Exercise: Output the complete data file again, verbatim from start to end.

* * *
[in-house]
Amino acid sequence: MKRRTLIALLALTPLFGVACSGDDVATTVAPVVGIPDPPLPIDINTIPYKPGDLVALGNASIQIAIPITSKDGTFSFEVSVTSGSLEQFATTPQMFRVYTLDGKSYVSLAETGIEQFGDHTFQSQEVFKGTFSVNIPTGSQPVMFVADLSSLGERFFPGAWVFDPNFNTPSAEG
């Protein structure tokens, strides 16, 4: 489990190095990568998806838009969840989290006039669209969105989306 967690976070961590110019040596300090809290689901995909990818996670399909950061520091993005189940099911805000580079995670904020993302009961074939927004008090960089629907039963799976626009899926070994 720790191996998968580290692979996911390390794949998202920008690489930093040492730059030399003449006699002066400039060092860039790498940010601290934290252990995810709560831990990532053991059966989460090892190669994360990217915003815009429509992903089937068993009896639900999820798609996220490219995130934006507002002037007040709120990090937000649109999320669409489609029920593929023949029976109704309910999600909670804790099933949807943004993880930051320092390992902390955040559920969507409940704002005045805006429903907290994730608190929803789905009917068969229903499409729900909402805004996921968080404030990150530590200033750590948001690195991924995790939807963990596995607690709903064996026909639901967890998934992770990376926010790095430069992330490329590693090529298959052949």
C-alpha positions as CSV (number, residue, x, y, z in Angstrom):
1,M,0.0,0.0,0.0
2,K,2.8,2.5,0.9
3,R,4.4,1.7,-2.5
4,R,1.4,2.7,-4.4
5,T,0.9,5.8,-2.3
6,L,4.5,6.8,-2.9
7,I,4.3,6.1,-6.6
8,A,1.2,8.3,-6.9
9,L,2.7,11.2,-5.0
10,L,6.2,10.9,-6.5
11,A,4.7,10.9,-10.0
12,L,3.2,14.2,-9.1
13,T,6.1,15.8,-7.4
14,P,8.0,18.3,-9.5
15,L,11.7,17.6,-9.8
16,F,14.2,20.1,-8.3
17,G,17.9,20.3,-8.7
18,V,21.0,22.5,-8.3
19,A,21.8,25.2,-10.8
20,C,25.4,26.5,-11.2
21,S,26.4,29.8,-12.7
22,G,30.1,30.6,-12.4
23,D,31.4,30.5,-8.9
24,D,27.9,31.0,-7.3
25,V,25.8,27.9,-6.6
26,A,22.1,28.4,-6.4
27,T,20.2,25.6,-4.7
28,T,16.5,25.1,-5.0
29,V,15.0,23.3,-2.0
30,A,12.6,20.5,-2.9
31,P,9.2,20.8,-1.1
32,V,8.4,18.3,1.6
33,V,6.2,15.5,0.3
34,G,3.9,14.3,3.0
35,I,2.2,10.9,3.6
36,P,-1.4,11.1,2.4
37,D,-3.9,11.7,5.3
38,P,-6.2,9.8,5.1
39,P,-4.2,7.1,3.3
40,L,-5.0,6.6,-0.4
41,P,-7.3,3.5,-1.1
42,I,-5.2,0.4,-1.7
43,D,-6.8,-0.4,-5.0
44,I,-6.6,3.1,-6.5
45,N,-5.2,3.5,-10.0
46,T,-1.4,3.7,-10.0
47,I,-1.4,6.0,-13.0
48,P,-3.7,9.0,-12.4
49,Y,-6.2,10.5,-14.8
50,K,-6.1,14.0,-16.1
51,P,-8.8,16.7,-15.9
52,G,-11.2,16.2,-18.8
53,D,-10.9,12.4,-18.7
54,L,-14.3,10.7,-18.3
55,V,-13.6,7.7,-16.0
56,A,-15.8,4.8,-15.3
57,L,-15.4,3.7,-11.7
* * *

[in-house]
Amino acid sequence: MKRRTLIALLALTPLFGVACSGDDVATTVAPVVGIPDPPLPIDINTIPYKPGDLVALGNASIQIAIPITSKDGTFSFEVSVTSGSLEQFATTPQMFRVYTLDGKSYVSLAETGIEQFGDHTFQSQEVFKGTFSVNIPTGSQPVMFVADLSSLGERFFPGAWVFDPNFNTPSAEG
């Protein structure tokens, strides 16, 4: 489990190095990568998806838009969840989290006039669209969105989306 967690976070961590110019040596300090809290689901995909990818996670399909950061520091993005189940099911805000580079995670904020993302009961074939927004008090960089629907039963799976626009899926070994 720790191996998968580290692979996911390390794949998202920008690489930093040492730059030399003449006699002066400039060092860039790498940010601290934290252990995810709560831990990532053991059966989460090892190669994360990217915003815009429509992903089937068993009896639900999820798609996220490219995130934006507002002037007040709120990090937000649109999320669409489609029920593929023949029976109704309910999600909670804790099933949807943004993880930051320092390992902390955040559920969507409940704002005045805006429903907290994730608190929803789905009917068969229903499409729900909402805004996921968080404030990150530590200033750590948001690195991924995790939807963990596995607690709903064996026909639901967890998934992770990376926010790095430069992330490329590693090529298959052949």
C-alpha positions as CSV (number, residue, x, y, z in Angstrom):
1,M,0.0,0.0,0.0
2,K,2.8,2.5,0.9
3,R,4.4,1.7,-2.5
4,R,1.4,2.7,-4.4
5,T,0.9,5.8,-2.3
6,L,4.5,6.8,-2.9
7,I,4.3,6.1,-6.6
8,A,1.2,8.3,-6.9
9,L,2.7,11.2,-5.0
10,L,6.2,10.9,-6.5
11,A,4.7,10.9,-10.0
12,L,3.2,14.2,-9.1
13,T,6.1,15.8,-7.4
14,P,8.0,18.3,-9.5
15,L,11.7,17.6,-9.8
16,F,14.2,20.1,-8.3
17,G,17.9,20.3,-8.7
18,V,21.0,22.5,-8.3
19,A,21.8,25.2,-10.8
20,C,25.4,26.5,-11.2
21,S,26.4,29.8,-12.7
22,G,30.1,30.6,-12.4
23,D,31.4,30.5,-8.9
24,D,27.9,31.0,-7.3
25,V,25.8,27.9,-6.6
26,A,22.1,28.4,-6.4
27,T,20.2,25.6,-4.7
28,T,16.5,25.1,-5.0
29,V,15.0,23.3,-2.0
30,A,12.6,20.5,-2.9
31,P,9.2,20.8,-1.1
32,V,8.4,18.3,1.6
33,V,6.2,15.5,0.3
34,G,3.9,14.3,3.0
35,I,2.2,10.9,3.6
36,P,-1.4,11.1,2.4
37,D,-3.9,11.7,5.3
38,P,-6.2,9.8,5.1
39,P,-4.2,7.1,3.3
40,L,-5.0,6.6,-0.4
41,P,-7.3,3.5,-1.1
42,I,-5.2,0.4,-1.7
43,D,-6.8,-0.4,-5.0
44,I,-6.6,3.1,-6.5
45,N,-5.2,3.5,-10.0
46,T,-1.4,3.7,-10.0
47,I,-1.4,6.0,-13.0
48,P,-3.7,9.0,-12.4
49,Y,-6.2,10.5,-14.8
50,K,-6.1,14.0,-16.1
51,P,-8.8,16.7,-15.9
52,G,-11.2,16.2,-18.8
53,D,-10.9,12.4,-18.7
54,L,-14.3,10.7,-18.3
55,V,-13.6,7.7,-16.0
56,A,-15.8,4.8,-15.3
57,L,-15.4,3.7,-11.7